Just four days after the attack on Pearl Harbor, the Japanese American students of OSC (Oregon State College) wrote a letter to the college president to express their loyalty to the United States.
Over the course of the next 6 months, the OSC President’s Office produced numerous records, including letters and travel documents, pertaining to those students. The records reflect the federal internment policies of the time period. All these documents have been scanned and are available online:
The OSC student newspaper, The Barometer, published a couple of articles in 1942 pertaining to the Japanese American students.
In October 1995, the Oregon Stater published an article explaining the impact of the internment policies on OSC’s Japanese American students: “Freedom Lost: The Experiences of OSU students of Japanese Ancestry during World War II”
The Beaver Yearbook is also an excellent resource to discover materials pertaining to the Japanese American students. Many photographs of the Japanese American students have already been digitized and are available online. Listed below are the names of the 36 students who signed the Letter to the President. The students names have been linked to the photographs of them. (Note: If a student’s name is not a link there are no digitized photographs available of them at this time.)
Edward Ko Yada Tom Arai Henry K. Makino
Raymond Hashitani Sigeo Kiyokawa Robert M. Yoshimoto
Jack Kato Mary Takao Masao Tamiyasu
Tom Namba Florence Yogi Todd T. Okita
Sam Iwata Noboru Endow Victor Shimizu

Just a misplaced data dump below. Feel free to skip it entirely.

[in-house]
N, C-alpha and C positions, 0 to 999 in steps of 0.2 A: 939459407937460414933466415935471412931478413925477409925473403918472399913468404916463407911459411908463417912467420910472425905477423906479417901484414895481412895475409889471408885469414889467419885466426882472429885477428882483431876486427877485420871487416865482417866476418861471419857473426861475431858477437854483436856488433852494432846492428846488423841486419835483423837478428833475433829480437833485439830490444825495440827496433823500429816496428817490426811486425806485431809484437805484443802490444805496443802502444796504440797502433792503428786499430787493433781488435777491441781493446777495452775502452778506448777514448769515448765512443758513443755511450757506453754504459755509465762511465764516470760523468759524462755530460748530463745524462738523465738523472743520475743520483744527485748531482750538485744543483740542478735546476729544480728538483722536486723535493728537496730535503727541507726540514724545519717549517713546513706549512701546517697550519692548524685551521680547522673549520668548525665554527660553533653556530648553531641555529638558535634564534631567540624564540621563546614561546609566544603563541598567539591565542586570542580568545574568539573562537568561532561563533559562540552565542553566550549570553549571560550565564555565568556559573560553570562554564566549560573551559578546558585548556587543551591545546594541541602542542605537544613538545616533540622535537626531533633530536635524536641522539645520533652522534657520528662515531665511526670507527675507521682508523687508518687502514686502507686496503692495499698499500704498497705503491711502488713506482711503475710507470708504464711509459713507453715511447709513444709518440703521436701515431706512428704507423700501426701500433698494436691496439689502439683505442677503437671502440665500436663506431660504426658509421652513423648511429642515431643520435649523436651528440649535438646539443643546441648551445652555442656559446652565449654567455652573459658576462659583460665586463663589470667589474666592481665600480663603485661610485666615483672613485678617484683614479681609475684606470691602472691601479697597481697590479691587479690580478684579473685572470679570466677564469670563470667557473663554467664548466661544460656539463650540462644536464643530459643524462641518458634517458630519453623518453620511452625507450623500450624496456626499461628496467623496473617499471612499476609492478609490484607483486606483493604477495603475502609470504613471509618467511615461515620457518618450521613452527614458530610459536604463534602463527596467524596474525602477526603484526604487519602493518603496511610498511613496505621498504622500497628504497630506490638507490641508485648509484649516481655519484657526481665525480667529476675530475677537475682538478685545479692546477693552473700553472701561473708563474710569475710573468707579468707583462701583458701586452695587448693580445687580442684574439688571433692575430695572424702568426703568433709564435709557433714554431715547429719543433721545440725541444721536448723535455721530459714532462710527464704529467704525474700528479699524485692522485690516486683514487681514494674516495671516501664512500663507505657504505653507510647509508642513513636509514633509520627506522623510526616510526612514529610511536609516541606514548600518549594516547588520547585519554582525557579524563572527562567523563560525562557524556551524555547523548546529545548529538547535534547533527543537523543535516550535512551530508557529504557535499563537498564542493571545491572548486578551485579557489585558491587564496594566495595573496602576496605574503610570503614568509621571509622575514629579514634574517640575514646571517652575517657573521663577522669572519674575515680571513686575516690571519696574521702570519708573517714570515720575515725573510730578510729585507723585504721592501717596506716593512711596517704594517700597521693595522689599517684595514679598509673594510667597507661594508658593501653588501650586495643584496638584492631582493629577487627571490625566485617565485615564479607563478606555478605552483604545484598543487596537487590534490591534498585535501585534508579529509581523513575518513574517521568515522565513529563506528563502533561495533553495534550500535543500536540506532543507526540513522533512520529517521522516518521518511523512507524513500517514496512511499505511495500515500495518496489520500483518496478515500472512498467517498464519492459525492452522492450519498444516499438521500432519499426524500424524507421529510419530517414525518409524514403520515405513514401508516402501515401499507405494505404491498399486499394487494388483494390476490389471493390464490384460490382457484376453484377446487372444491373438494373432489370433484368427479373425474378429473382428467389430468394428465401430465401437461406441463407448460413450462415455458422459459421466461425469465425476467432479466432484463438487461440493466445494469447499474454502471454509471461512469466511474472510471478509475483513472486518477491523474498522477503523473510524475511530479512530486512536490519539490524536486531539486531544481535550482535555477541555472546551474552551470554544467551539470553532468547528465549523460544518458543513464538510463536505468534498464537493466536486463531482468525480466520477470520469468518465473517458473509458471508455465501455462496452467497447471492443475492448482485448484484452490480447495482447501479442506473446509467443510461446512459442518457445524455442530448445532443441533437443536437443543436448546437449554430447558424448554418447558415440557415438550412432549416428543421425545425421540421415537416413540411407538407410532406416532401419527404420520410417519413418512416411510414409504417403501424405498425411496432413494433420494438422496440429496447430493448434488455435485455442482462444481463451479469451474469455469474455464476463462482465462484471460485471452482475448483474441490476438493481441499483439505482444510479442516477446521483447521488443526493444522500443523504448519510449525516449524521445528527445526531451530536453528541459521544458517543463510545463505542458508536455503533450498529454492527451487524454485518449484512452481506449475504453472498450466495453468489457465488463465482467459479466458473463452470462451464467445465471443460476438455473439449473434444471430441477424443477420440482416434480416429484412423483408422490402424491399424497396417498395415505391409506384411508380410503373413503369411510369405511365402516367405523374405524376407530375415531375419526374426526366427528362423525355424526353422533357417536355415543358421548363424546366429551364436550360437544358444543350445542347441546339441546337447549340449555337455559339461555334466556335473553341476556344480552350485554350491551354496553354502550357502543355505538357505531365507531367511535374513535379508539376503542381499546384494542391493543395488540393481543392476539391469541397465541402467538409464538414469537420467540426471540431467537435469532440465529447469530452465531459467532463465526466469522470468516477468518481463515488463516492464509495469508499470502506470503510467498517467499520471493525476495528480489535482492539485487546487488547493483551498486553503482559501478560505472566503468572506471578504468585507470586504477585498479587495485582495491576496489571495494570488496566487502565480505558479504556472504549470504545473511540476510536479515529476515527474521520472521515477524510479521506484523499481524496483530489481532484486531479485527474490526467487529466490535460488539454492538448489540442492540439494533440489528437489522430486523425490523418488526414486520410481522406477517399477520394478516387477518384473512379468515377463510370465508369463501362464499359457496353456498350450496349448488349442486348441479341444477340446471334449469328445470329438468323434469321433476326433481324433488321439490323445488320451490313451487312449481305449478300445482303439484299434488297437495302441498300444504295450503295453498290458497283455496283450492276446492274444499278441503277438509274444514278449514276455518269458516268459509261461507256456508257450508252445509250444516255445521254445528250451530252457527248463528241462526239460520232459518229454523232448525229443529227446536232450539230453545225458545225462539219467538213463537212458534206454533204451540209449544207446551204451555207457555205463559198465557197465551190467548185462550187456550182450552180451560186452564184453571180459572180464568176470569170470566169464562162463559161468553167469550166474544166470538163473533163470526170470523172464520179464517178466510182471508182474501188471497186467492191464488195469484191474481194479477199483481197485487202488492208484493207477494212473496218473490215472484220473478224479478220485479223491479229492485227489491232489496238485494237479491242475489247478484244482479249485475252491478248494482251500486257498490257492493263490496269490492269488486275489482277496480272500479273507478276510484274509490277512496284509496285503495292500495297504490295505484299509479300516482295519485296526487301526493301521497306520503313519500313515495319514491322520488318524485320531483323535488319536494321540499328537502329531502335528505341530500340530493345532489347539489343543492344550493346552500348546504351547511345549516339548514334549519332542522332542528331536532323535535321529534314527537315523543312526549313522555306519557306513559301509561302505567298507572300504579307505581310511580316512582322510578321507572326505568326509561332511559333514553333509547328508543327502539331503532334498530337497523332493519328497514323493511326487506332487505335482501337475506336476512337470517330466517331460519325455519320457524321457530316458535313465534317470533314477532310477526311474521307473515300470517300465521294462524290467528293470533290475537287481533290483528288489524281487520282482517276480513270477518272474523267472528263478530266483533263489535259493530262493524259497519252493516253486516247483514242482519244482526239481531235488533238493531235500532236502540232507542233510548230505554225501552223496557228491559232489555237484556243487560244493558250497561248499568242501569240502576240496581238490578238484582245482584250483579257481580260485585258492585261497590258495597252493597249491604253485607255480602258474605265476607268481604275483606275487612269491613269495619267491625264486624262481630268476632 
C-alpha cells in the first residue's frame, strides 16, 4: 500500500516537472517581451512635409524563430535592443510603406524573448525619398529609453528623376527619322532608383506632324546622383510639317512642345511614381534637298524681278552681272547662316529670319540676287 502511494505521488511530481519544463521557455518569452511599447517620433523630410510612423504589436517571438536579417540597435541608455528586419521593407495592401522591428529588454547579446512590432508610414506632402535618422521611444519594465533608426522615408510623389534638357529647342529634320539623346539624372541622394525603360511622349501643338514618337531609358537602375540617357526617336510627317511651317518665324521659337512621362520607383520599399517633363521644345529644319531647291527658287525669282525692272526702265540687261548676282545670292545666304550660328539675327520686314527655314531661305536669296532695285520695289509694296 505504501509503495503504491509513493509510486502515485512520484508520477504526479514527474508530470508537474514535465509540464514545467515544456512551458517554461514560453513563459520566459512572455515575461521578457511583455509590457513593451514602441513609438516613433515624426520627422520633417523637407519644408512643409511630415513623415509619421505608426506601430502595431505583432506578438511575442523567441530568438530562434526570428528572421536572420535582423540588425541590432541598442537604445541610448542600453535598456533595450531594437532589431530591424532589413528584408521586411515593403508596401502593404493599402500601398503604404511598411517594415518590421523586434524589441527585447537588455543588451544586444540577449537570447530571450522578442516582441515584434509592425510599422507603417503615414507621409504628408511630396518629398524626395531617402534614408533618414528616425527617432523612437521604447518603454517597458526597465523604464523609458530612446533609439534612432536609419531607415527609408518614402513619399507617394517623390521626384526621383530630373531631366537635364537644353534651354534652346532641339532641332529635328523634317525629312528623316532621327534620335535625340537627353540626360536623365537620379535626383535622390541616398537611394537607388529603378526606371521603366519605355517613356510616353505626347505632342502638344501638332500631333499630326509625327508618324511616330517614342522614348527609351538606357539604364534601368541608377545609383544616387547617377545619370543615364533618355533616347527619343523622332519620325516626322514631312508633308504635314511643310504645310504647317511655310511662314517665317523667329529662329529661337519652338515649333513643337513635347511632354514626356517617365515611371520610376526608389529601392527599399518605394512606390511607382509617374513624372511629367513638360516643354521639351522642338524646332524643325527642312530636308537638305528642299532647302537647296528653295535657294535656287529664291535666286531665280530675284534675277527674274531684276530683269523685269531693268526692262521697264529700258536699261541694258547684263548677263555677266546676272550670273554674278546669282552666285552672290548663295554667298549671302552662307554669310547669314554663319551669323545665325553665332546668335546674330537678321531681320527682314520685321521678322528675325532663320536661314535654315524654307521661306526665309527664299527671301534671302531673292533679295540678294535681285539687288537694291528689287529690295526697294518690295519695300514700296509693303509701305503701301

Masao Kinoshita Tommy Ouchida Tsukasa Sakuma
Virigina C. Ogura Lena Kageyama Carl Somekawa
Sumi Ogura Kay Kiyokawa Kay Nakagiri
Aiko Sumoge Jean Akita Michiye Ichiba
Shig(eru) Hongo Molly M. Kageyama
Roy Kaneko Frank T. Saito
Harry Y. Iwatsuki
According to the document “Japanese Students Fall–1941”, there were a total of 38 students attending OSC. There were 3 students on the list whose signatures did not appear on the Letter to the President: Marjorie Horagami, Jack Chiaki Yoshihara and Kate Keiko Iwasaki. Both Marjorie and Jack were born in Japan. There is no information as to why Kate did not sign the Letter to the President.
It is also important to note that the name Molly M. Kageyama is signed on the Letter to the President, but her name does not appear on the list of Japanese students for Fall of 1941.
Over 60 years later, on May 31, 2007, Governor Kulongoski signed House Bill 2823 that allowed state institutions of higher education to award honorary post-secondary degrees to an individual ordered “evacuated by Presidential Executive Order 9066” to an internment camp during the Second World War. In 2008, OSU awarded honorary degrees to some of the students who had been interned.
Various newspaper articles from 2007-2008 regarding the campaign for the honorary degrees and the 2008 commencement are available online:
The recording of the 2008 commencement ceremony is available online at ~ 139th Annual Commencement Ceremony – OSU honors World-War II era students of Japanese ancestry
Be sure to check back for more information as more content is added to the collection and for our planned display of this history in May 2013!